Sunday, November 18, 2007

Three Days Later: The New York Times finally reports on the resignations that rocked the Israel Baseball League. But do they credit Our Man Elli?

Three days after we broke the story here that the commissioner and nine members of the Israel Baseball League advisory board had resigned over financial concers about league founder Larry Baras, the New York Times has finally picked up the story. Baseball Hall of Fame sportswriter Murray Chass buries the item in a potpourri baseball column with a headline about past Major League drug use.

Not surprisingly, the venerable traditionalist does not credit Tabloid Baby for the scoop on Thursday, nor does the former "newspaper of record" mention the controversial investigative piece by Our Man Elli in Israel, the three months of uproar and revelations that followed in its wake, or the federal lawsuit against Baras-- the details of which were published exclusively here last week.

Instead, with his first nine words, Chass picks up the IBL spin, and raises new questions about his, and the New York Times coverage of the league (see below):
The New York Times
November 18, 2007
Split in Israel League
The Israel Baseball League had a successful first season, but its founder may be hard pressed to keep that success going.

Last Thursday, Daniel Kurtzer, the league commissioner and former ambassador to Israel and Egypt, resigned with nine members of the advisory board, including Marvin Goldklang, a limited Yankees partner; Randy Levine, the Yankees’ president; and Andrew Zimbalist, an economics professor at Smith College.

In their letter of resignation, summing up the concerns of all, Goldklang and Zimbalist wrote that “it has become apparent that the business leadership of the league has ceased to perform in an effective, constructive or responsible manner and has failed to manage its capital and other resources in a manner likely to produce successful results.”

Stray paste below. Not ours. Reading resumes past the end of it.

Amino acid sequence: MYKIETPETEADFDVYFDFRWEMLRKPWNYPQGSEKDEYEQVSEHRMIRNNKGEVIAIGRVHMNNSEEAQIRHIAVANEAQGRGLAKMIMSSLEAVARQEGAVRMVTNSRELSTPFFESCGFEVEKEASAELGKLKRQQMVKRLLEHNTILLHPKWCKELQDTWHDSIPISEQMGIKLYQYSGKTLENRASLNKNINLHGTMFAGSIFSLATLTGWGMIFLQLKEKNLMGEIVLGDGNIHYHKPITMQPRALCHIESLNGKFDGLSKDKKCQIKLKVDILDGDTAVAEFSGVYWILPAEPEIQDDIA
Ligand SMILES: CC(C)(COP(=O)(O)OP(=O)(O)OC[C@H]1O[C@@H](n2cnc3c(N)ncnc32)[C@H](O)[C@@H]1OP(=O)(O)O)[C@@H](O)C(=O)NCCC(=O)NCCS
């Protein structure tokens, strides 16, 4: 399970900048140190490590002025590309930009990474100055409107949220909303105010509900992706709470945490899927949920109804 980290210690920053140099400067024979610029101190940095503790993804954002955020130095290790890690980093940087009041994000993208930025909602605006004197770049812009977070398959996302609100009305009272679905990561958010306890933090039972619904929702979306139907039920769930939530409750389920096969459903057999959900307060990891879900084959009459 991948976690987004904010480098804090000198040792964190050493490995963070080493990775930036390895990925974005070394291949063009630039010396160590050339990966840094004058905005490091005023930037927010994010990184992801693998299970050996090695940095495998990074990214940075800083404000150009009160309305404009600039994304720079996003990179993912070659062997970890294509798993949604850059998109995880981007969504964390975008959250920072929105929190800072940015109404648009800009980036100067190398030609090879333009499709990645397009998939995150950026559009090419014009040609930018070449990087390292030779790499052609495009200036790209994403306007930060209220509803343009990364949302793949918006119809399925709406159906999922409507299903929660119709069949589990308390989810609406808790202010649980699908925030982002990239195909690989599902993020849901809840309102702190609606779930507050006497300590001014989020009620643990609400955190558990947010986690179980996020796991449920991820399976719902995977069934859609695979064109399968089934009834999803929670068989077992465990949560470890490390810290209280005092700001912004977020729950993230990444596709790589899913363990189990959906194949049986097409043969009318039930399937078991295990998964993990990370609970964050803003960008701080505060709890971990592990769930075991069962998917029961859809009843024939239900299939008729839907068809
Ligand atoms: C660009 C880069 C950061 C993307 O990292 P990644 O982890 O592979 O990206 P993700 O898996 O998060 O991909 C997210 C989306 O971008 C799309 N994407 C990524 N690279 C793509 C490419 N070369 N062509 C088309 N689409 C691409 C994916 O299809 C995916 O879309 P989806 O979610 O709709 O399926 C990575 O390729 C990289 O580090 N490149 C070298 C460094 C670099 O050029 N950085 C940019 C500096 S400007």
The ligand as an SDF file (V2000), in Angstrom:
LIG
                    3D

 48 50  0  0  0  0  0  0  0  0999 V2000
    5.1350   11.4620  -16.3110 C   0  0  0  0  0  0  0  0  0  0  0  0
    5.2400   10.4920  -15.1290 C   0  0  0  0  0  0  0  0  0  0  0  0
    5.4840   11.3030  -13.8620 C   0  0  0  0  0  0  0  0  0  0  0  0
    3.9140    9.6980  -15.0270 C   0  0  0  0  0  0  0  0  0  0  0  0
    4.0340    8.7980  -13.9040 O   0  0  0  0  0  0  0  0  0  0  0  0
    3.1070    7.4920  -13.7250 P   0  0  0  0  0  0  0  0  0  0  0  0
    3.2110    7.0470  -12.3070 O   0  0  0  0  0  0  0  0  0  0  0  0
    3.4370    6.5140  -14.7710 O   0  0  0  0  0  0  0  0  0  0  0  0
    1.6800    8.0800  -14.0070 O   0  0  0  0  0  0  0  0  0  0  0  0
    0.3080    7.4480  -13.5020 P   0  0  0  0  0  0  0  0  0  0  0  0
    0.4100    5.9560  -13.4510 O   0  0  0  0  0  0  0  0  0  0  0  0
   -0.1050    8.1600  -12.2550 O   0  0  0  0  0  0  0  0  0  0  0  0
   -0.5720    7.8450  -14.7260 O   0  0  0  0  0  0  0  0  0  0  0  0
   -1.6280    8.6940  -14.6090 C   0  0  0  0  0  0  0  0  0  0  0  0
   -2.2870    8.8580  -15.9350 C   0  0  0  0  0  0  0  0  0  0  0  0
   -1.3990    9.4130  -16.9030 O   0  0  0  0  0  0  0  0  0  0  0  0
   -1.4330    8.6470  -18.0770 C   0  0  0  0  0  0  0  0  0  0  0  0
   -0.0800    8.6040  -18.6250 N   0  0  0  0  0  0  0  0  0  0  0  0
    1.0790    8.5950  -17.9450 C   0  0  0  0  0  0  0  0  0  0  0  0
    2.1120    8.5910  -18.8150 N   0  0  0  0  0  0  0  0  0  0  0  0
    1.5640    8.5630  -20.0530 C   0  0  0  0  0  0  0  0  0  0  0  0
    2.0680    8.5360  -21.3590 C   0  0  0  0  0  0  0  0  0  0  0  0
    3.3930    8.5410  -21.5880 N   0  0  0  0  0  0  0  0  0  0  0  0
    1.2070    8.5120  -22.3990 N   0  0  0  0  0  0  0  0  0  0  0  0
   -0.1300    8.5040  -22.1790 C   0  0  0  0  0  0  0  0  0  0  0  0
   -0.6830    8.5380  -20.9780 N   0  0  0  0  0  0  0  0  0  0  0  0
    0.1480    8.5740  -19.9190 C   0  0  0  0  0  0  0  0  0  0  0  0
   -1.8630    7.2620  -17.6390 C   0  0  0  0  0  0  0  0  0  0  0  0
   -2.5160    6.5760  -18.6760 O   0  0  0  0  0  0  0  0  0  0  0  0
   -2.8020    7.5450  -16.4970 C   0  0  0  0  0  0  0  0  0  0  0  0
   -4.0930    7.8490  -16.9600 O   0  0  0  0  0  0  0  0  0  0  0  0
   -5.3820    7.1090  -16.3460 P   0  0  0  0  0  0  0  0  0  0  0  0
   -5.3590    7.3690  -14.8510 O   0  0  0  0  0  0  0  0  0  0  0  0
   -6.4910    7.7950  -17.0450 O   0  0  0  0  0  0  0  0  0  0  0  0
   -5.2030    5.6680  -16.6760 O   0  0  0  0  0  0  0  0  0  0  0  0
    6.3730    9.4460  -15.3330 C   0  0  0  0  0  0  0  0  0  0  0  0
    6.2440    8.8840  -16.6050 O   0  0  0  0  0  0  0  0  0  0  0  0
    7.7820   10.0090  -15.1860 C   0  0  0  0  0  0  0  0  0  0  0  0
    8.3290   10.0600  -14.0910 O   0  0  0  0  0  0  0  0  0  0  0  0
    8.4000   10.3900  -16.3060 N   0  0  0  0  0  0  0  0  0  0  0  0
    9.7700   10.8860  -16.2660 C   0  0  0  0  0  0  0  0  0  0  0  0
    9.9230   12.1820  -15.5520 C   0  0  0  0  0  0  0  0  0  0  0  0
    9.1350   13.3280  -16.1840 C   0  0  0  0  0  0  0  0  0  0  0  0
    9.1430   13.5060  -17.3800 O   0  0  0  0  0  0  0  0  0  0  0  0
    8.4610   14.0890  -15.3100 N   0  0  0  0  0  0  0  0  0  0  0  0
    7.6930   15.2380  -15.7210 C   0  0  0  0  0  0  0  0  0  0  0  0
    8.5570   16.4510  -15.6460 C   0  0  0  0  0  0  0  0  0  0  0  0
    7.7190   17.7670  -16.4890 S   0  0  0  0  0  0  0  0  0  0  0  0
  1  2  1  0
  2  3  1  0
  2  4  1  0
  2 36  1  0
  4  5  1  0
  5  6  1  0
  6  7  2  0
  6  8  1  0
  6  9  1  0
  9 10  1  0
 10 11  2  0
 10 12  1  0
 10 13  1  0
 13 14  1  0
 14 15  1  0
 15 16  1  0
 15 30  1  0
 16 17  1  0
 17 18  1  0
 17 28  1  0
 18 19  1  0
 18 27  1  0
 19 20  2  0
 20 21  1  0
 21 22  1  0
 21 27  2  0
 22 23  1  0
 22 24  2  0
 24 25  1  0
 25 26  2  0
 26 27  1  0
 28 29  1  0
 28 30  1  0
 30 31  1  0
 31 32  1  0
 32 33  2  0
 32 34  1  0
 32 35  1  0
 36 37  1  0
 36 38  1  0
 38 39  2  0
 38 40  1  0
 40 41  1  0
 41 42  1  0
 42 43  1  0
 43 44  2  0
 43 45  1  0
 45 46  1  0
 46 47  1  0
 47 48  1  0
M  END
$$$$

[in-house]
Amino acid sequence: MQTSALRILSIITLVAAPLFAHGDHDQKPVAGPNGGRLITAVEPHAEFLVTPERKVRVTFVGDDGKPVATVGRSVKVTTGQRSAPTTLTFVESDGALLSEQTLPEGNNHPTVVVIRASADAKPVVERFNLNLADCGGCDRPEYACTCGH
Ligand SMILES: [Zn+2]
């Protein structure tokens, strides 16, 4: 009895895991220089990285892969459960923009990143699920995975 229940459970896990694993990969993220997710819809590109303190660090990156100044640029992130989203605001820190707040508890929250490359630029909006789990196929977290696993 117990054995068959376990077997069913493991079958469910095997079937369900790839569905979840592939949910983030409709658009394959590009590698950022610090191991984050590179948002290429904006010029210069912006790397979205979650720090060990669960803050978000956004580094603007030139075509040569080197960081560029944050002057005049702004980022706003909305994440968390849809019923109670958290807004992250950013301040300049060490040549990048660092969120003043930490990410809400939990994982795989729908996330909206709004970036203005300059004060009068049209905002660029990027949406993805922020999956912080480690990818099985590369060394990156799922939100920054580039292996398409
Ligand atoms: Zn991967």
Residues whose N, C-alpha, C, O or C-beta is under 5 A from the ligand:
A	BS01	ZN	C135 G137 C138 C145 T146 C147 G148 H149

Furthermore, they said, the league had not paid some players, managers and umpires.

In a telephone interview, Goldklang added, “The biggest issue was the feeling that trust in the management of the league was compromised.”

The criticism was aimed at Larry Baras, the Boston bagel entrepreneur, who founded the league. Baras was not available Friday, but in a phone interview Martin Berger, a Miami lawyer who is the league president, said: “We are upset and disappointed that they’re leaving, but we are going ahead for next year. We have been talking to people who potentially are going to purchase the teams.”

Dan Duquette, a former major league general manager, will continue to be the league’s baseball operations director.

The advisers who resigned said the league was unwilling to provide financial information.

“They were asking us for things that we didn’t have yet,” Berger said. “We haven’t done our financials for this year.”
Interesting that the esteemed baseball journalist lets Berger slide on that last point. The IBL hasn't done its financials, three months after the close of the season? As one member of the IBL 10 told Our Man Elli: "The league doesn't have financial information to share with the advisory board, yet is out trying to sell franchises in the league. How in the world do they think they can sell franchise rights without properly disclosing the results of league and franchise operations to date?"

Which raises the question of why the New York Times writer is giving the IBL a pass and, why, after all these months of on-the-record statements by IBL players here on Tabloidbaby.com, Chass would write "they said" players and others have not been paid. Chass was given the exclusive story of the IBL for his Times column of May 13, 2006. And he's written about the IBL at least four times since-- not once scratching the surface or moving beyond PR for an idea that seen as good for proud Zionists in the States and baseball fans in Israel (Chass' son resides in Bet Shemesh, Israel-- home, in name at least, to the Bet Shemesh Blue Sox).

Let's hope Murray Chass continues to chase that comment from Larry Baras. Meanwhile, we guess this makes Tabloid Baby the new newspaper of record.

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